Good Advice

Fortunately for me, I have rarely received bad advice, though that partially has to do with the fact that I almost only take advice from my father. He is a man who has been around the block a time or two, having lived quite a long time and living a full life outside of raising a child. As I approach adulthood, I find myself asking for his opinions and his advice more often than not, and one thing he has always drilled into my head is that I need to get an education. I can hear him now, standing there saying, “Get all the schooling you can get. I don’t care if you don’t have a job until you’re twenty-five, you need to get an education.” I am a firm believer in that, and I appreciate him for being my drive, alongside my personal wishes. I do not want to be unsuccessful. Perhaps that is just a fear of mine.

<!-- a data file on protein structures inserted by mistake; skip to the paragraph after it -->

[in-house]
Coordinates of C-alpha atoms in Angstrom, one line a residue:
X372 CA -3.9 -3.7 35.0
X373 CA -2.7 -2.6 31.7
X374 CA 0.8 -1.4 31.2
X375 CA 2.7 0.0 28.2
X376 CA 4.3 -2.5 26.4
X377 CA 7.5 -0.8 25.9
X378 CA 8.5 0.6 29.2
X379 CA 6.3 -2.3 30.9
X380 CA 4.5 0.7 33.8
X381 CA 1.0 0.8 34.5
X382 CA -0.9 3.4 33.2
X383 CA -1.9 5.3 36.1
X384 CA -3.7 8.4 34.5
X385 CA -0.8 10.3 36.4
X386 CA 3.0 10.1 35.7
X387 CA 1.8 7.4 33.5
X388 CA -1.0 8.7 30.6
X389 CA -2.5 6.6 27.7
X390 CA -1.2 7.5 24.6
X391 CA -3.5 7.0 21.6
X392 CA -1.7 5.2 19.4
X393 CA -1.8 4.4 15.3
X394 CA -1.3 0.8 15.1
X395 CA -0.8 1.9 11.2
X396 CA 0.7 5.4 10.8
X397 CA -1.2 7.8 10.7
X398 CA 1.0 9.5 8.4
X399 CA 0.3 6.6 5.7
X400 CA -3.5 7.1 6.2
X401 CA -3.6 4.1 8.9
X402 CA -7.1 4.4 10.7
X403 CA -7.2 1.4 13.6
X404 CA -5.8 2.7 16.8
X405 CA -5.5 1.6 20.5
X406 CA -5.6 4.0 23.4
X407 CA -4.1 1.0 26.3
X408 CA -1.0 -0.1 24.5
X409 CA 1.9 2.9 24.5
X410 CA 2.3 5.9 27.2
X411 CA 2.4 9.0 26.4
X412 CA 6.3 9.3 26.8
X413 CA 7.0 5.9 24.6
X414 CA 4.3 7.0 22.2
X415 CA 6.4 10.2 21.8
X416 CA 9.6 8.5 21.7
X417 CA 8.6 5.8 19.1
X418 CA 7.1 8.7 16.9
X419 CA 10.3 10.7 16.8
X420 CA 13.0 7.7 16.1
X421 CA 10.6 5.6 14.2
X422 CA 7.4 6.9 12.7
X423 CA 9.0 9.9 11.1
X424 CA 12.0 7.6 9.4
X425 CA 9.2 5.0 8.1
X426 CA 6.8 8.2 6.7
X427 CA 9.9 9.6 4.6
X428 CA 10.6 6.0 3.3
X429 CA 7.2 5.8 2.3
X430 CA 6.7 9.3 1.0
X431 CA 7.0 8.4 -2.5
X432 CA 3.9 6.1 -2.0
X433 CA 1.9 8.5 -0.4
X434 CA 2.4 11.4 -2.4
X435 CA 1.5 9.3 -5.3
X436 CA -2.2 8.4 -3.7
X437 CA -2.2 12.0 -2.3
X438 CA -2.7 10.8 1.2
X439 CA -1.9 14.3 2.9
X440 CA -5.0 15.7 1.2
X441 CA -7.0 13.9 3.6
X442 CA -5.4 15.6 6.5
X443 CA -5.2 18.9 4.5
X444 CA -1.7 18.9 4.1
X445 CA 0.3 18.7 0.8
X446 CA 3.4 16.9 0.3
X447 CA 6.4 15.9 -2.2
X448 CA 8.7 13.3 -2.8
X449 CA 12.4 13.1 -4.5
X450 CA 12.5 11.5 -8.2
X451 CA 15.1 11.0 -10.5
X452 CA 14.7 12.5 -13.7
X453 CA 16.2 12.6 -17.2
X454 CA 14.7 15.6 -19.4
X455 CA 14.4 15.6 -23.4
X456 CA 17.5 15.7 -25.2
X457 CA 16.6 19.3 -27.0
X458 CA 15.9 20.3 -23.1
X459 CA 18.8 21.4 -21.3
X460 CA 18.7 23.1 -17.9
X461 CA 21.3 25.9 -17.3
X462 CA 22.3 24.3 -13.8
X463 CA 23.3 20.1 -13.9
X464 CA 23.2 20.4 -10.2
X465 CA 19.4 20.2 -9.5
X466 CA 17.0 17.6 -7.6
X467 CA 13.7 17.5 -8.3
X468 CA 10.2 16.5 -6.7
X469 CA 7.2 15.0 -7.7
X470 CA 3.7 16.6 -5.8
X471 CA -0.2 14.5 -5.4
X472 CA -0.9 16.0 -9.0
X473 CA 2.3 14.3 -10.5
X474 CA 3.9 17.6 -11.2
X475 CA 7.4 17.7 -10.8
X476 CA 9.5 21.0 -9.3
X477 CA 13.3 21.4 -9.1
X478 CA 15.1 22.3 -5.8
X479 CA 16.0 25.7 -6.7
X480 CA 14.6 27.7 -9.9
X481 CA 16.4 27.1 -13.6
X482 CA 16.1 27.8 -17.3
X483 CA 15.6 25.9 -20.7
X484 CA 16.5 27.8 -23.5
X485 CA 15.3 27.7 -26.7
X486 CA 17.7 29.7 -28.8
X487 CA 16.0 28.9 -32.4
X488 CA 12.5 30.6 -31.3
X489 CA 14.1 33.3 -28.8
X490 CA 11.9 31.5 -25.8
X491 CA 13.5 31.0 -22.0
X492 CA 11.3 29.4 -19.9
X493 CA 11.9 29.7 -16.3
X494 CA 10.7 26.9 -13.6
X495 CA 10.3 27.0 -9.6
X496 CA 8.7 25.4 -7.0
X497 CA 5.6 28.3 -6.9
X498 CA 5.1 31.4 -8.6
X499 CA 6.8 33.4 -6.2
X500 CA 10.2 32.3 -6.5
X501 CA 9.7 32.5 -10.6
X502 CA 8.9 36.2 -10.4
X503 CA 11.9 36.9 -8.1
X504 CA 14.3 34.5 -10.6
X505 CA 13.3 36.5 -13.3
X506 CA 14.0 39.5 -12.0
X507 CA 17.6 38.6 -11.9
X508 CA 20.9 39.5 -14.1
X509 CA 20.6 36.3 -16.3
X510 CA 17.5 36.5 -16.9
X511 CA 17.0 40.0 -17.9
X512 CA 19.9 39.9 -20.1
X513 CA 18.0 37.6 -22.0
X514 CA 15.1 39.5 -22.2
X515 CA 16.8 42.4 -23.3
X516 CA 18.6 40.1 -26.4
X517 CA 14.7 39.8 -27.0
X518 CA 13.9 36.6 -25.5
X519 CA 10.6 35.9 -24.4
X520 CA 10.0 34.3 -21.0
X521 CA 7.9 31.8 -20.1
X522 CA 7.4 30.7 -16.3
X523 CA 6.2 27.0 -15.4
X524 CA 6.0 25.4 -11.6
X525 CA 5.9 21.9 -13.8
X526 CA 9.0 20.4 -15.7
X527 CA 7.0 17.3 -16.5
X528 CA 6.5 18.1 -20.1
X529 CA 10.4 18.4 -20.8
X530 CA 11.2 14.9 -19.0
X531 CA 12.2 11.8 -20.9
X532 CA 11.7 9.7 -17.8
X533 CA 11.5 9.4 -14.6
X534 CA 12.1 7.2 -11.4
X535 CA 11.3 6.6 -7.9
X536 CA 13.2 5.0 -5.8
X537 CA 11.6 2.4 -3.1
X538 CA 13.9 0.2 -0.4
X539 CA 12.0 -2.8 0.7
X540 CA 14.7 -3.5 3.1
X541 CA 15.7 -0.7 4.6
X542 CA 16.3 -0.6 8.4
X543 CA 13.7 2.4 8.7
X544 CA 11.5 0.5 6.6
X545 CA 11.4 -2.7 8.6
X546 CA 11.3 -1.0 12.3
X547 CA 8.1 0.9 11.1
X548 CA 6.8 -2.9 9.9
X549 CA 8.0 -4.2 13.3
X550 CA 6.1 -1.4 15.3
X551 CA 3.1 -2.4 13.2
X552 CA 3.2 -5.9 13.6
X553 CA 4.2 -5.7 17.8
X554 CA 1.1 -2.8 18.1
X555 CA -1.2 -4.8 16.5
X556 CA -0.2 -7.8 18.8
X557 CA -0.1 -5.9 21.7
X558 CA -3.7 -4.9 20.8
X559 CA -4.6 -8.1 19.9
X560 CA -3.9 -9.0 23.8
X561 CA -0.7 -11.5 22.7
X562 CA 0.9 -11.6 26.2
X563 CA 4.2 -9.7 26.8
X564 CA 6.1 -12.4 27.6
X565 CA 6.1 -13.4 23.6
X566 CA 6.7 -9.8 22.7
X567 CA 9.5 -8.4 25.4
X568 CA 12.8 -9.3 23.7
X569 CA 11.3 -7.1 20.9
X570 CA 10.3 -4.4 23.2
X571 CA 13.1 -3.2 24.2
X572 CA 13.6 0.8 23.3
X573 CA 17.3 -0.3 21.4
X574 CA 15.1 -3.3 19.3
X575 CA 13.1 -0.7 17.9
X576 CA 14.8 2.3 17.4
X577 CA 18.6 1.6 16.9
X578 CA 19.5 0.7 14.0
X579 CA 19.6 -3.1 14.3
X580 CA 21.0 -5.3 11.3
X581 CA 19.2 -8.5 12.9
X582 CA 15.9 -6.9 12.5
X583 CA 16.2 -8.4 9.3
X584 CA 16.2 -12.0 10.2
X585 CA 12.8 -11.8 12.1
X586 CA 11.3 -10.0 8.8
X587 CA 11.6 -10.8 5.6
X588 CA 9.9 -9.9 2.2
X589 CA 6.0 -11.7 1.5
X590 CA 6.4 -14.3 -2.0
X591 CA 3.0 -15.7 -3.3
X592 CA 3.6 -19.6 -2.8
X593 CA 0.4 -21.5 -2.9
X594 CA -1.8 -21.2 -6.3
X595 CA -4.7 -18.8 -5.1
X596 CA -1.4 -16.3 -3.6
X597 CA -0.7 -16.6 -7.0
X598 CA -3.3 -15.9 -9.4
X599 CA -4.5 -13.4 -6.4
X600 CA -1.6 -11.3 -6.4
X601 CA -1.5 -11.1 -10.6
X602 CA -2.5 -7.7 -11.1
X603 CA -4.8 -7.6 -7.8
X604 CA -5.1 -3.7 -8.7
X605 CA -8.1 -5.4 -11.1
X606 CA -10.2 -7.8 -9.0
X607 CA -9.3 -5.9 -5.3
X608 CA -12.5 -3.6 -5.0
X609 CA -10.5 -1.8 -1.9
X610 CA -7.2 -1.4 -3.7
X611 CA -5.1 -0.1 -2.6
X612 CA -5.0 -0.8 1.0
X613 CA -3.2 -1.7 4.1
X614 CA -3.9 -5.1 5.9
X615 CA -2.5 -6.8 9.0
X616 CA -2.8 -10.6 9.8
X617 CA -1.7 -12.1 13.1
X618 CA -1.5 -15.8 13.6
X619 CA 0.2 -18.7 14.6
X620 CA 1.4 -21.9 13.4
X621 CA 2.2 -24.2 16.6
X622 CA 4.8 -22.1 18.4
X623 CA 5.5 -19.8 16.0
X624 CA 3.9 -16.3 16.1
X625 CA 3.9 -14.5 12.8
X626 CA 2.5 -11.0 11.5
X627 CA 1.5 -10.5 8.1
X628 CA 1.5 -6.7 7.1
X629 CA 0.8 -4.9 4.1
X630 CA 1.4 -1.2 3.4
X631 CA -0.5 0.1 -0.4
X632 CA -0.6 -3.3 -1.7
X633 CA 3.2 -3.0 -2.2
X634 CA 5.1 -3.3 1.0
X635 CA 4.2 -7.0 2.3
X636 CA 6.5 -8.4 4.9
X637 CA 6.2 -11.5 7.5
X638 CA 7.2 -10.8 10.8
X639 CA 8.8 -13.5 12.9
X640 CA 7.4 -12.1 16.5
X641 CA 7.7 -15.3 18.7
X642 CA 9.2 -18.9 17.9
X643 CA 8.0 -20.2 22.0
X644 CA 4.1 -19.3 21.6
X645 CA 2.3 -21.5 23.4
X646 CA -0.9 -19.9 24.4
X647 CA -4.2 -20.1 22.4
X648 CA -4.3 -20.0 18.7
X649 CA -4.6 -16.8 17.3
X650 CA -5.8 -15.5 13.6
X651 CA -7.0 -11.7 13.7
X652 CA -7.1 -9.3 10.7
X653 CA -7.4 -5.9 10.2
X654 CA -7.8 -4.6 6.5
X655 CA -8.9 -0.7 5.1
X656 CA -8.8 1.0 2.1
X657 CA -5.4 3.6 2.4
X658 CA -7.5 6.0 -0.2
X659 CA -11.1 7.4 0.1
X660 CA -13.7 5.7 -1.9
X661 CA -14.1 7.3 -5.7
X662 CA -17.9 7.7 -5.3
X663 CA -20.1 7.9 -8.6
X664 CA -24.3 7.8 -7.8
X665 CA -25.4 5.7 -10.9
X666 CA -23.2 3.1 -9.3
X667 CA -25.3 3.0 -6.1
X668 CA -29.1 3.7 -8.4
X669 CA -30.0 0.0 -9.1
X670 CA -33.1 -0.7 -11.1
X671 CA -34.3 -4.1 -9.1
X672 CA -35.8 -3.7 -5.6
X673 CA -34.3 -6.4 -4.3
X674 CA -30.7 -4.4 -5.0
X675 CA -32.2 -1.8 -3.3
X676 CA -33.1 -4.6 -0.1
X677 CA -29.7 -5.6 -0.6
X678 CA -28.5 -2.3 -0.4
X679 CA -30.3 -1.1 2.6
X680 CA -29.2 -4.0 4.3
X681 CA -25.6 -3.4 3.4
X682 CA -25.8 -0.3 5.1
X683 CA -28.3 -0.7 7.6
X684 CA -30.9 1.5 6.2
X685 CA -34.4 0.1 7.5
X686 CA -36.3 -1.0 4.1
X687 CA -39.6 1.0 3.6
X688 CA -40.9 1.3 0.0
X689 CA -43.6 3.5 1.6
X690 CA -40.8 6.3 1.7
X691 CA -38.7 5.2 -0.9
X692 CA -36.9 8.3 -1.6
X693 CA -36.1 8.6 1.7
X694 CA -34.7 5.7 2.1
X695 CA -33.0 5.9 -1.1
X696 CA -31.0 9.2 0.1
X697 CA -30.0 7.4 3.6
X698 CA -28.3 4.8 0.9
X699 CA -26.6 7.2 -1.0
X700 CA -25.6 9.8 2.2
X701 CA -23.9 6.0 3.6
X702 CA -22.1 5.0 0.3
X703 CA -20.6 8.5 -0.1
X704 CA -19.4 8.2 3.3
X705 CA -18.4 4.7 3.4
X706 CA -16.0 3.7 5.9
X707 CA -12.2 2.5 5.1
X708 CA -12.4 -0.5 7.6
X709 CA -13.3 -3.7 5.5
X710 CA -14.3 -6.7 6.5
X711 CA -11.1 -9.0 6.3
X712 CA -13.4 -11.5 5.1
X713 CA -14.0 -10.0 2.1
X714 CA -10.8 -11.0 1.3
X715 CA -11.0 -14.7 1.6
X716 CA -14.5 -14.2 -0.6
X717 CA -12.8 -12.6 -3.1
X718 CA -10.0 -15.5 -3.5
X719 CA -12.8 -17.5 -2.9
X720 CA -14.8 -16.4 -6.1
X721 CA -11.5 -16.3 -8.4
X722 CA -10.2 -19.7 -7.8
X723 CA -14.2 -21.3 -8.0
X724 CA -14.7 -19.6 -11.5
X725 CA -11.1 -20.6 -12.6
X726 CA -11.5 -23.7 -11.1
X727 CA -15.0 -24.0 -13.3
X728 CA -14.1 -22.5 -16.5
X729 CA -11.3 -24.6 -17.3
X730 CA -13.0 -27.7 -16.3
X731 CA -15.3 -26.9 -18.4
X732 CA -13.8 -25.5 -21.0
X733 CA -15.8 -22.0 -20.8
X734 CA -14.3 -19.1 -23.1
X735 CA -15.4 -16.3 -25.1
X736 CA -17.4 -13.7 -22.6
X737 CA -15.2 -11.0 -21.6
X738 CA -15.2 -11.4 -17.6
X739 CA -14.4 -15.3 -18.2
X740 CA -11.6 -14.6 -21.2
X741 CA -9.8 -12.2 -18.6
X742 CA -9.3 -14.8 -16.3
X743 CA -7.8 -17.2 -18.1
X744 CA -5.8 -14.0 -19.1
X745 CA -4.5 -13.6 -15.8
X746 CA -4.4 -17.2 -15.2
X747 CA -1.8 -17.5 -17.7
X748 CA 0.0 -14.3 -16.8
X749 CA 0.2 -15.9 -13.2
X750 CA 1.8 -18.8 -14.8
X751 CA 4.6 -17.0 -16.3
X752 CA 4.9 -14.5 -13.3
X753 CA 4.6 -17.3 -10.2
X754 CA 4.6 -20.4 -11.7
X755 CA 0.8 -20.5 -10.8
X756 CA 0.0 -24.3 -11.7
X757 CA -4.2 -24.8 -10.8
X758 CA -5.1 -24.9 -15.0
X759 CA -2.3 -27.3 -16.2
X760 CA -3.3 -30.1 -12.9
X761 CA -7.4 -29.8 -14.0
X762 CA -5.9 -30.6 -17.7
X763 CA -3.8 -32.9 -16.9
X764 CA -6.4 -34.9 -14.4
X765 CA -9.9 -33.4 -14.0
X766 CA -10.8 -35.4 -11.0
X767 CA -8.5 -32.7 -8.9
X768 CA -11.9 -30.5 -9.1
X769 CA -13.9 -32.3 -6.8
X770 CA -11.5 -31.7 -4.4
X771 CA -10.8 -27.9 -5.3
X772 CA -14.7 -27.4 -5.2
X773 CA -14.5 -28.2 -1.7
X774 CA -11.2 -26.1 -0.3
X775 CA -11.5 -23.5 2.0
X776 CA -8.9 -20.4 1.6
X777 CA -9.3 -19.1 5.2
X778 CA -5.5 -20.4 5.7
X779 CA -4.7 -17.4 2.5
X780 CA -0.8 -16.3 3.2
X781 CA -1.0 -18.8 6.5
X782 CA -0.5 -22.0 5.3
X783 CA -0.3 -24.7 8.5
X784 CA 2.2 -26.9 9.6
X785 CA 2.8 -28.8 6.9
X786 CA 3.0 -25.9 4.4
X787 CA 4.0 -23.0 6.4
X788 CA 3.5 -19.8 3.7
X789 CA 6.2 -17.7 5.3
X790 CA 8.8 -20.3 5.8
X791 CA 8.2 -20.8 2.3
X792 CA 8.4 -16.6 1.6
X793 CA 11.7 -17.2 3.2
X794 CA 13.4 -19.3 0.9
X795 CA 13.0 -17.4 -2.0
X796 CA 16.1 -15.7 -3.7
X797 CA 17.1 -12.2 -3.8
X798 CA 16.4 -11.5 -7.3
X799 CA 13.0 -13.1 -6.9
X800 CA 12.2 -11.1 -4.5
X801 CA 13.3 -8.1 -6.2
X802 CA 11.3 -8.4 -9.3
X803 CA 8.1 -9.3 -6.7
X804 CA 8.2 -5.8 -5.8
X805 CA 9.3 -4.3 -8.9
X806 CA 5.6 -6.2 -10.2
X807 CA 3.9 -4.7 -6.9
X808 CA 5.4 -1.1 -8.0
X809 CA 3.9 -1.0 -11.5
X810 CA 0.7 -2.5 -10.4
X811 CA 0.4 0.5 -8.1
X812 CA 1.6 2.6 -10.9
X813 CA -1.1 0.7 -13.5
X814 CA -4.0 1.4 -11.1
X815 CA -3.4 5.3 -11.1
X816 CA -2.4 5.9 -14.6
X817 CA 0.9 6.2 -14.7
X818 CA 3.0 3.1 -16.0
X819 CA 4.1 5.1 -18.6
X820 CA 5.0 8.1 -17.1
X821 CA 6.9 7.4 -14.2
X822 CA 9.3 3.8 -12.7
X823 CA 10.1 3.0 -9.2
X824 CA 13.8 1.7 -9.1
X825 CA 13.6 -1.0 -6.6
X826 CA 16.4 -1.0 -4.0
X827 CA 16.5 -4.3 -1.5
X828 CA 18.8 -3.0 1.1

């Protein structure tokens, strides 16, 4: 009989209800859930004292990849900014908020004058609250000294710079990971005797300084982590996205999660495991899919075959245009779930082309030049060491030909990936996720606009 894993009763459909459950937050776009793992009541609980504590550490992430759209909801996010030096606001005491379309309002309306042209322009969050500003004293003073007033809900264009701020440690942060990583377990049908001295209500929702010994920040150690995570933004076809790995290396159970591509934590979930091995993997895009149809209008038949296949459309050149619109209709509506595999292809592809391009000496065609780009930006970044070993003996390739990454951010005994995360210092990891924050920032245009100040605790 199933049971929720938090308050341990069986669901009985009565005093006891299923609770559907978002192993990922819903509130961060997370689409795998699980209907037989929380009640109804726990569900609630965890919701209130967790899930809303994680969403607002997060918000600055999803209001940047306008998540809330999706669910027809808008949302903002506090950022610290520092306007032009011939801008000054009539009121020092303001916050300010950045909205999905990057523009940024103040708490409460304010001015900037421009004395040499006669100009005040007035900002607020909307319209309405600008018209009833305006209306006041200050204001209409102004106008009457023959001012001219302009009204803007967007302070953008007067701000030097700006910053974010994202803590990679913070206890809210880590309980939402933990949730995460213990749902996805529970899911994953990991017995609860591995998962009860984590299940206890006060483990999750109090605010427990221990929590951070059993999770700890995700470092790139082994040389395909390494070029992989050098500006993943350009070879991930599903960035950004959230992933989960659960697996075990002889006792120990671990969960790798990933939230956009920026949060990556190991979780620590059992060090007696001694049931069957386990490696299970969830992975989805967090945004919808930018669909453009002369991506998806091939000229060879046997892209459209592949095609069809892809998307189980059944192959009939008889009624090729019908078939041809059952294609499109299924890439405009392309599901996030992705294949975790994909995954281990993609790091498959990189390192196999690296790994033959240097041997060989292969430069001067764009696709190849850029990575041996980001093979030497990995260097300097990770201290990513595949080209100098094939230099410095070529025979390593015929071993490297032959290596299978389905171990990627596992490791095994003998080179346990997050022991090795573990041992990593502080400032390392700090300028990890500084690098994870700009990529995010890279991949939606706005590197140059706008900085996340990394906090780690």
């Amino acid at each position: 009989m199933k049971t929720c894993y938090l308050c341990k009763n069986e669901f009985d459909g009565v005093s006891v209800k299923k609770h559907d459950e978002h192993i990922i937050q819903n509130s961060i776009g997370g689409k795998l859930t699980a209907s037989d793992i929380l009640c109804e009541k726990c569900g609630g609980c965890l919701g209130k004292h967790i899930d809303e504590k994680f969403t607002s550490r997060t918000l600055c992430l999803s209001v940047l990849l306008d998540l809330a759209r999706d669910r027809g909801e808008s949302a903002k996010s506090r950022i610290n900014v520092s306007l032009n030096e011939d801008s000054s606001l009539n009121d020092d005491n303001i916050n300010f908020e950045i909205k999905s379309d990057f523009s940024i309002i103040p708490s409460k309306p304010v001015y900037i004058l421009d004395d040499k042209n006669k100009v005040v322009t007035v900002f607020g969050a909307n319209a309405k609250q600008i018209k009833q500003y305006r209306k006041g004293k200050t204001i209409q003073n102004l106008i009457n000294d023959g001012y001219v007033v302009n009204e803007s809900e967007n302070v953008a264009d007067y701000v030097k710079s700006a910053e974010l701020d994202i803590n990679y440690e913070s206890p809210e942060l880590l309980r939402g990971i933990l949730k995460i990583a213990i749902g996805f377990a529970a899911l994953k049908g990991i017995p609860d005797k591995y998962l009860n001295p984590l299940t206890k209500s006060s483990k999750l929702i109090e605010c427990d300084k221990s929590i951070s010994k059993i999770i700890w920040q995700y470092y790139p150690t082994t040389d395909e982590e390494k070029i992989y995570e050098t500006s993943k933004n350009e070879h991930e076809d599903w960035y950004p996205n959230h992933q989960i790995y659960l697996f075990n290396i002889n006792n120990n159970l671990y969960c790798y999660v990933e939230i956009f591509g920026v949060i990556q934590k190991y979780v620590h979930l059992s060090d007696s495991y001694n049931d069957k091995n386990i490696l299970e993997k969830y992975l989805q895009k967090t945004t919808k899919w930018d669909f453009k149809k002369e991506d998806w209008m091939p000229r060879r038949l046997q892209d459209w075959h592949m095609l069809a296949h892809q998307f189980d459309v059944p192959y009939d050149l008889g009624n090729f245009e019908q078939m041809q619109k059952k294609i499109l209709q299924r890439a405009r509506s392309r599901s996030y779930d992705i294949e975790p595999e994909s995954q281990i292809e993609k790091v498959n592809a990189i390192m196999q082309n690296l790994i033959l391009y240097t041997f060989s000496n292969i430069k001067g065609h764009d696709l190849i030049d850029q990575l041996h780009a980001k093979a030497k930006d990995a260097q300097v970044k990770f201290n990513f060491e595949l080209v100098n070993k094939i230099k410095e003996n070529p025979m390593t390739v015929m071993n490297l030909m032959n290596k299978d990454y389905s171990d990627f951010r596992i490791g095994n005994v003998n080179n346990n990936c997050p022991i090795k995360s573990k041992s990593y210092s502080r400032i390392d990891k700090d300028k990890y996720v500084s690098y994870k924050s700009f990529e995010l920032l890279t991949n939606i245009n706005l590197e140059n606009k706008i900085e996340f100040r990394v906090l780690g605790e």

This is some advice that I would like to pass along to anyone who is thinking about dropping out of something as easy as High School. As a person who has already experienced dropping out (albeit unwillingly), I have to say that it is much harder to get a GED than to go to high school day-in and day-out. I’ve tried. I’m a personally-motivated person, and it was still difficult for me to try, and the costs weren’t something I could afford. Returning to high school was one of the best decisions I’d ever made, along with moving to a place that had a better education than what I was previously living with. Please, if you’re thinking about dropping out, rethink your decisions and make sure that you are absolutely clear on what your life will lead to.

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